France denies Wagner’s accusations after attack on Russian official in Central African Republic

Catherine Colonna considered that it was a new element of Russian propaganda aimed at harming France.

Russia has claimed that one of its representatives in the Central African Republic was injured on Friday by the explosion of a parcel bomb, an attack that the leader of the Russian paramilitary group Wagner attributed to France, accusations denied by Paris.

The Central African Republic, a country in civil war since 2013, is at the heart of Russia’s strategy of influence in Africa. The growing role of Wagner has also led France, a former colonial power, to withdraw its last soldiers from the country on Thursday.

“The head of the Russian House (the cultural center, editor’s note) received an anonymous package on Friday, opened it and an explosion occurred”, indicated the press service of the Russian embassy, ​​quoted by the official news agency TASS, stating that this official, Dmitri Syty, was hospitalized with “serious injuries”.

France, a “State supporting terrorism”

Shortly after, the wealthy Russian businessman close to the Kremlin and founder of Wagner, Yevgeny Prigojine, accused France and asked the Russian Ministry of Foreign Affairs to launch a procedure to declare “France as a state sponsor of terrorism”. he said, quoted by his press service.

According to Evgueni Prigojine, Dmitri Syty, before losing consciousness, had read a note accompanying the package which said “It’s for you, on behalf of all the French, the Russians will leave Africa”.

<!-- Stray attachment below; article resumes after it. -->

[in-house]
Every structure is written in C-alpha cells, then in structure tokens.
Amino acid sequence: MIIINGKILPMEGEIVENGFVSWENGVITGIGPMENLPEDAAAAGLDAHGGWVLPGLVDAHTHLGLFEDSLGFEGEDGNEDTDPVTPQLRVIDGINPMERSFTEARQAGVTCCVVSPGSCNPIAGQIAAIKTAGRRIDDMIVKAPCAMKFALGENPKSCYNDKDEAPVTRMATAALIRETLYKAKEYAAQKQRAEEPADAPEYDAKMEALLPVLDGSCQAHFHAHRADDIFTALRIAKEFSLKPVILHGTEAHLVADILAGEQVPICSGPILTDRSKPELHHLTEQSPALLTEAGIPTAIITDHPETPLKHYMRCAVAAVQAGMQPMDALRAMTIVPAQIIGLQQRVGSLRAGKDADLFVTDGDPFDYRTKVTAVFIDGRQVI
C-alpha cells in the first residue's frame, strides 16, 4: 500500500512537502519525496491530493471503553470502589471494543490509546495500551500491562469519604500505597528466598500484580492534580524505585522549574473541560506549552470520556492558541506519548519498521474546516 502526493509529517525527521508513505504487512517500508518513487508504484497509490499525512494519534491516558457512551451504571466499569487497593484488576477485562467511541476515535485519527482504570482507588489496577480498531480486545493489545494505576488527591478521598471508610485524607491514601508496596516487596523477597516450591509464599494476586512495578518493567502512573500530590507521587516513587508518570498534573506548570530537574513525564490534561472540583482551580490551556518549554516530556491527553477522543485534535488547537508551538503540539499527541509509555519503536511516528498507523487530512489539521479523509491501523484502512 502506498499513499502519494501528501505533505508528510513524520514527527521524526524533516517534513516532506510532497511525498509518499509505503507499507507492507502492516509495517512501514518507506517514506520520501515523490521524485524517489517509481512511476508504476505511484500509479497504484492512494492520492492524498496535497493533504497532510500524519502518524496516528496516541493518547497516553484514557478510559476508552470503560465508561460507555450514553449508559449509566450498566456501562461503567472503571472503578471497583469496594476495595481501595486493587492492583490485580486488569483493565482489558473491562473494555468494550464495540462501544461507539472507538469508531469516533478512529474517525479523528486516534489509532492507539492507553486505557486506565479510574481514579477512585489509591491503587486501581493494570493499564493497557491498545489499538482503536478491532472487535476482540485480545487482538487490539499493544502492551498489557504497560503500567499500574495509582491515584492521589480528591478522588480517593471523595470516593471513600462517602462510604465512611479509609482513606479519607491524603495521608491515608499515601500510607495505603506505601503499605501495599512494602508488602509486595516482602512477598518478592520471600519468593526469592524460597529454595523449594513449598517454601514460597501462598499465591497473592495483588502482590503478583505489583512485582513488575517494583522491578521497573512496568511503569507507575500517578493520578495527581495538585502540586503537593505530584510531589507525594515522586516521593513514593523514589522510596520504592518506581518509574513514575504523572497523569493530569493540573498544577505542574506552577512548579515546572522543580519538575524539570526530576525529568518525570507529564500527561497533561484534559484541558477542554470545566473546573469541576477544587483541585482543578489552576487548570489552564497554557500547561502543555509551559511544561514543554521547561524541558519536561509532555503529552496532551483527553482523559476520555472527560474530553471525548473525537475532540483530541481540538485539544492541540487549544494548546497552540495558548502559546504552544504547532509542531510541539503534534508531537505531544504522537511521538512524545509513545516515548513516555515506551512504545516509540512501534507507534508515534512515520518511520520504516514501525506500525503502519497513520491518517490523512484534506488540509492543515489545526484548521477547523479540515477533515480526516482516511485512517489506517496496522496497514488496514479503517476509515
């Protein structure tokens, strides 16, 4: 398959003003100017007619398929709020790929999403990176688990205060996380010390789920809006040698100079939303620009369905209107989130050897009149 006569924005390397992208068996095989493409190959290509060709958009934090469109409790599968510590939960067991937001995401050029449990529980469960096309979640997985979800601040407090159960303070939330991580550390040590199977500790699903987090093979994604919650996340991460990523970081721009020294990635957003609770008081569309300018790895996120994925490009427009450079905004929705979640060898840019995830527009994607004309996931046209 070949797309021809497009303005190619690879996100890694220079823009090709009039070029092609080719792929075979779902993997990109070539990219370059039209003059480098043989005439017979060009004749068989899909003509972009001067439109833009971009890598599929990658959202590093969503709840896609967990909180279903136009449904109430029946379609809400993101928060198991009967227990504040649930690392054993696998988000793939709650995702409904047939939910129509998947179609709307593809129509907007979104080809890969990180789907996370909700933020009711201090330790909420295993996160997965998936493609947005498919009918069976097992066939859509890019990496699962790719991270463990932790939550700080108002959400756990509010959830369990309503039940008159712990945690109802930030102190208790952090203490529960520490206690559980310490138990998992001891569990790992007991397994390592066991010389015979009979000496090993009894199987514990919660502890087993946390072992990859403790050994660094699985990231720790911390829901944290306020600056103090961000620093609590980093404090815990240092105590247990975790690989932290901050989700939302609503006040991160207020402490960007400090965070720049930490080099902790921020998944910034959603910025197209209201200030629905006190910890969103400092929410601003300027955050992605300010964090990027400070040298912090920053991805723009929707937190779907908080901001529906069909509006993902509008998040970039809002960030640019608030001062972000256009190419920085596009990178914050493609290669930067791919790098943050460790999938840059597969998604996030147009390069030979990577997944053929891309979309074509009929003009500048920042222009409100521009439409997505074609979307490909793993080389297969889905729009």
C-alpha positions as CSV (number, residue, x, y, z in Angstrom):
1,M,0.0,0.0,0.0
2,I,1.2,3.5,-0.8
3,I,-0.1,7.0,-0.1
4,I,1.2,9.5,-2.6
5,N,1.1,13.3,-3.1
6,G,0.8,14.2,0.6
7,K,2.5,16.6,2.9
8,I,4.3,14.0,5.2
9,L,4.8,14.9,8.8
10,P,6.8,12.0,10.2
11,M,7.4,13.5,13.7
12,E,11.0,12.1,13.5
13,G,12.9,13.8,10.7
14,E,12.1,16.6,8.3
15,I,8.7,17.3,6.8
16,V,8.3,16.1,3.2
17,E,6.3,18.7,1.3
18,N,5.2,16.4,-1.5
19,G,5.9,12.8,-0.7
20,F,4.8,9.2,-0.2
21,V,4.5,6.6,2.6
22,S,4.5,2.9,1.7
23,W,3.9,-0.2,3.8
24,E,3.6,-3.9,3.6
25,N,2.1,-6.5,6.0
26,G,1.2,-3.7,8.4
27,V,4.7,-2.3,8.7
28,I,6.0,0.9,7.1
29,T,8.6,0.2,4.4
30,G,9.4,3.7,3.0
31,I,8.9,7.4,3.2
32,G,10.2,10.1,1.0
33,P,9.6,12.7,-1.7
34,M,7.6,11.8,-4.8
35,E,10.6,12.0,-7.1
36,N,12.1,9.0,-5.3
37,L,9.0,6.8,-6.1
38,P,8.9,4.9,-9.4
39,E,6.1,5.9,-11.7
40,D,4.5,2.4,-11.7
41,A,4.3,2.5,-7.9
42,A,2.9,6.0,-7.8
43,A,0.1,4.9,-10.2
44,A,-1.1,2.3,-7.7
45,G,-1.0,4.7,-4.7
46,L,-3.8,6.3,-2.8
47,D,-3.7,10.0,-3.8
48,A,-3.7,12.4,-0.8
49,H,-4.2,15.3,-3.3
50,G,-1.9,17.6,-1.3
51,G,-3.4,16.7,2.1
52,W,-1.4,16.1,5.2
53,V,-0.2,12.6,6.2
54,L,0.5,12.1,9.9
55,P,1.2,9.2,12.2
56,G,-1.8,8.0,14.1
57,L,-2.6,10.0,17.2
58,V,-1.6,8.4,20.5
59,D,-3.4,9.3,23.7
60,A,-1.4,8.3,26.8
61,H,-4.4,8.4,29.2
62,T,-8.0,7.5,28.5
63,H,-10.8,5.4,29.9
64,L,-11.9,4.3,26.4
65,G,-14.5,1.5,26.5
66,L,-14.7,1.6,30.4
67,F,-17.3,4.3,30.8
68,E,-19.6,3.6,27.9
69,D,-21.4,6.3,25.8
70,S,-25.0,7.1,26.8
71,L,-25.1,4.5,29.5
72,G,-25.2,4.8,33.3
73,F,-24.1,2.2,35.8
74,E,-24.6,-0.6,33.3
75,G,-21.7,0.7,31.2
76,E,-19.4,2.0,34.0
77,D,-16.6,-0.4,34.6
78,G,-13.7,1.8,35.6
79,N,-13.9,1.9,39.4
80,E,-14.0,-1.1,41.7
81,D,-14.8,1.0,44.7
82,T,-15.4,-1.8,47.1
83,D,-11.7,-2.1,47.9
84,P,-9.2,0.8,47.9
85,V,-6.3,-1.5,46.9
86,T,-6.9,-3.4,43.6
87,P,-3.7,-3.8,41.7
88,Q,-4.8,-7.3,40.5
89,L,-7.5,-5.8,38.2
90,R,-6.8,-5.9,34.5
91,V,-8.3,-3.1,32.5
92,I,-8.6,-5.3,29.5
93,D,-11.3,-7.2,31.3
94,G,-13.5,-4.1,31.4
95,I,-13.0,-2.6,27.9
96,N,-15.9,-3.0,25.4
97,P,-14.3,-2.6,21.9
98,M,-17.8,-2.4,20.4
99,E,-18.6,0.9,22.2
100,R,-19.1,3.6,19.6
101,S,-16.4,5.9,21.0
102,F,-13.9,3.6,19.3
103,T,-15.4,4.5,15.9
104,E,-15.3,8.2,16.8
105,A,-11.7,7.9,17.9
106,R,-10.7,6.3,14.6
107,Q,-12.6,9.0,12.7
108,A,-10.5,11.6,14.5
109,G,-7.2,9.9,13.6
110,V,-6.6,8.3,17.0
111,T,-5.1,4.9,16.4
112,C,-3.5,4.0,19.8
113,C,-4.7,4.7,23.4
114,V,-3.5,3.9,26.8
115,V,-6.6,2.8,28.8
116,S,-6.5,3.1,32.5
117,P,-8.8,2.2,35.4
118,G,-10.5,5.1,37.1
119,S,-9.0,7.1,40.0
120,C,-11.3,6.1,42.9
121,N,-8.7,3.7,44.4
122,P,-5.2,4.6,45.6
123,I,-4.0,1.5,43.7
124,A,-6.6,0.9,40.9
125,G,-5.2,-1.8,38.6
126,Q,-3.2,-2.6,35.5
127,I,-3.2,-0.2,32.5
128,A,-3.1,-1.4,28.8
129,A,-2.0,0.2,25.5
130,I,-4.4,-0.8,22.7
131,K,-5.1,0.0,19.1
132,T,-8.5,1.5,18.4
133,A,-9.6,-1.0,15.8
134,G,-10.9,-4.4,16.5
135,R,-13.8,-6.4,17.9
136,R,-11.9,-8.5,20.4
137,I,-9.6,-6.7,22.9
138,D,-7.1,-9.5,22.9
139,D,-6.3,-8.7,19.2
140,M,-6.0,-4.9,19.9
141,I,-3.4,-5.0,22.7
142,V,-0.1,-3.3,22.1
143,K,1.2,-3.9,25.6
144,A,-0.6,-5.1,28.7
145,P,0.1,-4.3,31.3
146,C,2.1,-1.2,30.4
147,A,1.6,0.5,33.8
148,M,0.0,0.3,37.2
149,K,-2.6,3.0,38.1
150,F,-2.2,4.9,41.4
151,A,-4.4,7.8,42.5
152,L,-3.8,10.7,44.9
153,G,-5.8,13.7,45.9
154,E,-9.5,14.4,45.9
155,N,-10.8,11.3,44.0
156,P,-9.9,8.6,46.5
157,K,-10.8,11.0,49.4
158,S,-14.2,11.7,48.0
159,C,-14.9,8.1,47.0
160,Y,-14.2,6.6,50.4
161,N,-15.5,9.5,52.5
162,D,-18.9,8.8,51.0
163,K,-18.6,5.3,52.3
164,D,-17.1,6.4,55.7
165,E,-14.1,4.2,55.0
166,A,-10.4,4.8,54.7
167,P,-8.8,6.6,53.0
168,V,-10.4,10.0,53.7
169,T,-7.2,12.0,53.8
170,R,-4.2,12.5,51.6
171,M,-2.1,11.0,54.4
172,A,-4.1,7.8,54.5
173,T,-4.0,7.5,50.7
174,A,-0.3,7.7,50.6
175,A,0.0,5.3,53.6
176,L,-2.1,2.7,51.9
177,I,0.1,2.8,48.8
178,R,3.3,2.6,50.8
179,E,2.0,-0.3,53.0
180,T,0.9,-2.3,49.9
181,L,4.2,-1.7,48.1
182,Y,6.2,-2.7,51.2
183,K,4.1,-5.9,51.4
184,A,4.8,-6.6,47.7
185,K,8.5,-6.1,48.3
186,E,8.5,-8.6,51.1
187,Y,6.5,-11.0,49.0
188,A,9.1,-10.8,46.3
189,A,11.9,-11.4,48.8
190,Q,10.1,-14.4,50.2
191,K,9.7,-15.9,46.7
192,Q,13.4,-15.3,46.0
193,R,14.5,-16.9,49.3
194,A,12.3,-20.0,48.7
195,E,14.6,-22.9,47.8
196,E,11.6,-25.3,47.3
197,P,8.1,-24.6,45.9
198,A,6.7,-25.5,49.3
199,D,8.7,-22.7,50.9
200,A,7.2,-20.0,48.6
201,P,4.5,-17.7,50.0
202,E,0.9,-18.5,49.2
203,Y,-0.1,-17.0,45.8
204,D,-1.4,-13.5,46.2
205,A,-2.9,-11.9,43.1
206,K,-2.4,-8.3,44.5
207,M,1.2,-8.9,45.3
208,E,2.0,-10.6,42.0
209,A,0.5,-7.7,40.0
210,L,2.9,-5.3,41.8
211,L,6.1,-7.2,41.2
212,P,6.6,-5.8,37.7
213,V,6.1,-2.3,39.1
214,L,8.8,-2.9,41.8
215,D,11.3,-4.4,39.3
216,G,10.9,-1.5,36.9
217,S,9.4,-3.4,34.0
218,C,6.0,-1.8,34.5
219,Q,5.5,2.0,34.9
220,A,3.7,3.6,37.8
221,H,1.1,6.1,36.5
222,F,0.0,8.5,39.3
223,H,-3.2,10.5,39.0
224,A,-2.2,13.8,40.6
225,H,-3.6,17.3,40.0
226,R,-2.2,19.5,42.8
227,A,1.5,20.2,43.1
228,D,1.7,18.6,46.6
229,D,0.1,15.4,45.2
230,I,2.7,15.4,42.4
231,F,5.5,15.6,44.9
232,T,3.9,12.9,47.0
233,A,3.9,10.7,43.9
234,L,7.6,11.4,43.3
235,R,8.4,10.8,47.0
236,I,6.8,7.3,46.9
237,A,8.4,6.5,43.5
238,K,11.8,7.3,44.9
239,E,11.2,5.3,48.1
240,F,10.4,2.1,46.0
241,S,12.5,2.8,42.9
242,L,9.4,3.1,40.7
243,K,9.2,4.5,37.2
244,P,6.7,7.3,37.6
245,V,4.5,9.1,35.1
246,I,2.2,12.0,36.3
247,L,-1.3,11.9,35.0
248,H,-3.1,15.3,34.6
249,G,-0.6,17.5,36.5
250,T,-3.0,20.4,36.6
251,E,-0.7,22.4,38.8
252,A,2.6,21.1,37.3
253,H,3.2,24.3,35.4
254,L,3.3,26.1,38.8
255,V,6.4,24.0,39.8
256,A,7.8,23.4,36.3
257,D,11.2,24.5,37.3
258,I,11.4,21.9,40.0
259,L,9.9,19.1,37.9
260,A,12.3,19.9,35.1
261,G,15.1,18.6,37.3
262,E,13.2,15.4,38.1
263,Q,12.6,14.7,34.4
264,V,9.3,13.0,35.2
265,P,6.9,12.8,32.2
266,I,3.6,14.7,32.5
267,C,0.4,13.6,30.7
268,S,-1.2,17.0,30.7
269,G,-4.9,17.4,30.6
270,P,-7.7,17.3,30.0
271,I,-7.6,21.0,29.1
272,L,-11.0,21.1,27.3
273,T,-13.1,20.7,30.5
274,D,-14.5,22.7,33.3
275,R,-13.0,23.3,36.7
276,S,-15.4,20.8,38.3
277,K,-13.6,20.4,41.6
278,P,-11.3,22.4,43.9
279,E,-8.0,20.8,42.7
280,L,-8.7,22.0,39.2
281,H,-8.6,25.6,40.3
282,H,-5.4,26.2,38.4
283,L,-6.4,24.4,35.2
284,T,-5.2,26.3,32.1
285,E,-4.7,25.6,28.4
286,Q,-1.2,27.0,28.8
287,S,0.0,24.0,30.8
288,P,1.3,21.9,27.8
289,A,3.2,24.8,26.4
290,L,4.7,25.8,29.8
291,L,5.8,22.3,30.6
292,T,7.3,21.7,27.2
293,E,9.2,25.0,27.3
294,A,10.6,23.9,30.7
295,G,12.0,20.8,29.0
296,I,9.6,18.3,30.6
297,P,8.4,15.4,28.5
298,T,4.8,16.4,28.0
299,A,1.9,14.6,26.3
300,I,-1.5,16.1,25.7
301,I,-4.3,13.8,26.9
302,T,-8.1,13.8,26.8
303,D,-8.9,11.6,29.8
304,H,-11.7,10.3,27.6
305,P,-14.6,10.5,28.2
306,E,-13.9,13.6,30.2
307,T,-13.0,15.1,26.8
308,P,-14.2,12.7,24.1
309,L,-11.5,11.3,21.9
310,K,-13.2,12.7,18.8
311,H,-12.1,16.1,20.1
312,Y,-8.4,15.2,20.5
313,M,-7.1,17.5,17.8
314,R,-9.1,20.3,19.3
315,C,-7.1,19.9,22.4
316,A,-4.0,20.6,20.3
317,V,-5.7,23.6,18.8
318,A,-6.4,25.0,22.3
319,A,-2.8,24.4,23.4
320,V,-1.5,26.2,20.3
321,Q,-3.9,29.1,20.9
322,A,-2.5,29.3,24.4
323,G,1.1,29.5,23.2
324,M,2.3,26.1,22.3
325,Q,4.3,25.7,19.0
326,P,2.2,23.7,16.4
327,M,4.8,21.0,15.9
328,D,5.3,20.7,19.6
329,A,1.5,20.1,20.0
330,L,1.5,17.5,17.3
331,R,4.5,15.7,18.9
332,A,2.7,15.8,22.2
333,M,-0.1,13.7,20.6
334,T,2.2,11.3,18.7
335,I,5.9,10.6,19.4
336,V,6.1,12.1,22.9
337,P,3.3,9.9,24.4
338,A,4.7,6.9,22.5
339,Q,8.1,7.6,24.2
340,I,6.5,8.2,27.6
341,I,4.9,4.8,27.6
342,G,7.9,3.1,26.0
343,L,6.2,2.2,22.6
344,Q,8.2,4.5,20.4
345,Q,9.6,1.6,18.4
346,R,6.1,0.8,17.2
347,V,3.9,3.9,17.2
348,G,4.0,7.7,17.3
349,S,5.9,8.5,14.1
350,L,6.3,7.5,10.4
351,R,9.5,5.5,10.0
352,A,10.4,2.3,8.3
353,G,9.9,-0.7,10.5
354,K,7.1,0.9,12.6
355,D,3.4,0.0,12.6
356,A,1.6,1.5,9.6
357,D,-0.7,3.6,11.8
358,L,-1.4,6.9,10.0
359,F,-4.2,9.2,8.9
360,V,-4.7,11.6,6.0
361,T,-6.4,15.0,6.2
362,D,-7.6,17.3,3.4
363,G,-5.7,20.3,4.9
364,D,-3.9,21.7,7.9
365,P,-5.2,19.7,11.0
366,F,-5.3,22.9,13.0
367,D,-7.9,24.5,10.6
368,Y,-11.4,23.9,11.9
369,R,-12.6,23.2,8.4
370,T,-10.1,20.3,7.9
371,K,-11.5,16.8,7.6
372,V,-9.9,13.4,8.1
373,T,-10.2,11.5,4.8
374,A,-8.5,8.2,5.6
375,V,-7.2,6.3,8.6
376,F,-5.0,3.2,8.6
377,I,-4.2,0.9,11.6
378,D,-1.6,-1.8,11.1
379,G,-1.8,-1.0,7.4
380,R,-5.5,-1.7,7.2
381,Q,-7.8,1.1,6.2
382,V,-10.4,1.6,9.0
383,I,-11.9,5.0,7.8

The head of French diplomacy denied these accusations a few hours later.

“This information is false and it is even a good example of Russian propaganda and the fanciful imagination that sometimes characterizes this propaganda,” said Catherine Colonna in Rabat, where she was visiting.

“This militia (Wagner) is committing regrettable exactions on the civilian population and there would be a lot to say about it, but this is not the time today”, she added, while France regularly accuses the Wagner group of orchestrating the manipulation of public opinion against France in several African countries and of engaging in economic predation there under cover of government protection contracts.

Lack of evidence

Wagner’s leader, who for years denied leading the group before recently acknowledging it, provided no evidence of the memo referred to and AFP was unable to confirm the contents of those statements.

He also assured that Dmitri Syty had also received threats in November targeting his son who lives in France.

This “criminal act” aimed to “harm the development of friendly relations” between Moscow and Bangui, accused for its part the Russian Ministry of Foreign Affairs, without however designating a presumed sponsor.

A Russian diplomatic source in Bangui interviewed by the Ria Novosti agency indicated that the victim had received the package at his home, which is not on the territory of the embassy.

“He received it, brought it back to the house and opened it,” said the unidentified diplomat from the Russian embassy in the Central African Republic.

No voltage on site

By midday, the busy area of ​​the Russian Cultural Center, located in downtown Bangui near the French and Russian embassies, was quiet, reporters said. No police force was in place around the site and traffic was normal.

A Russian Deputy Foreign Minister, Mikhail Bogdanov, said the Russian cultural center would remain open despite the attack.

An AFP journalist was able to see people coming and going safely inside the site at midday.

“We must not show fear in the face of terrorists, they are just waiting for that,” said Mikhail Bogdanov, while calling for the security of the Russian diplomatic mission in the Central African Republic to be reinforced.

The last 47 French soldiers deployed in the Central African Republic left the country on Thursday. France had decided in the summer of 2021 to suspend its military cooperation with Bangui, deemed “accomplice” of an anti-French campaign guided by Russia.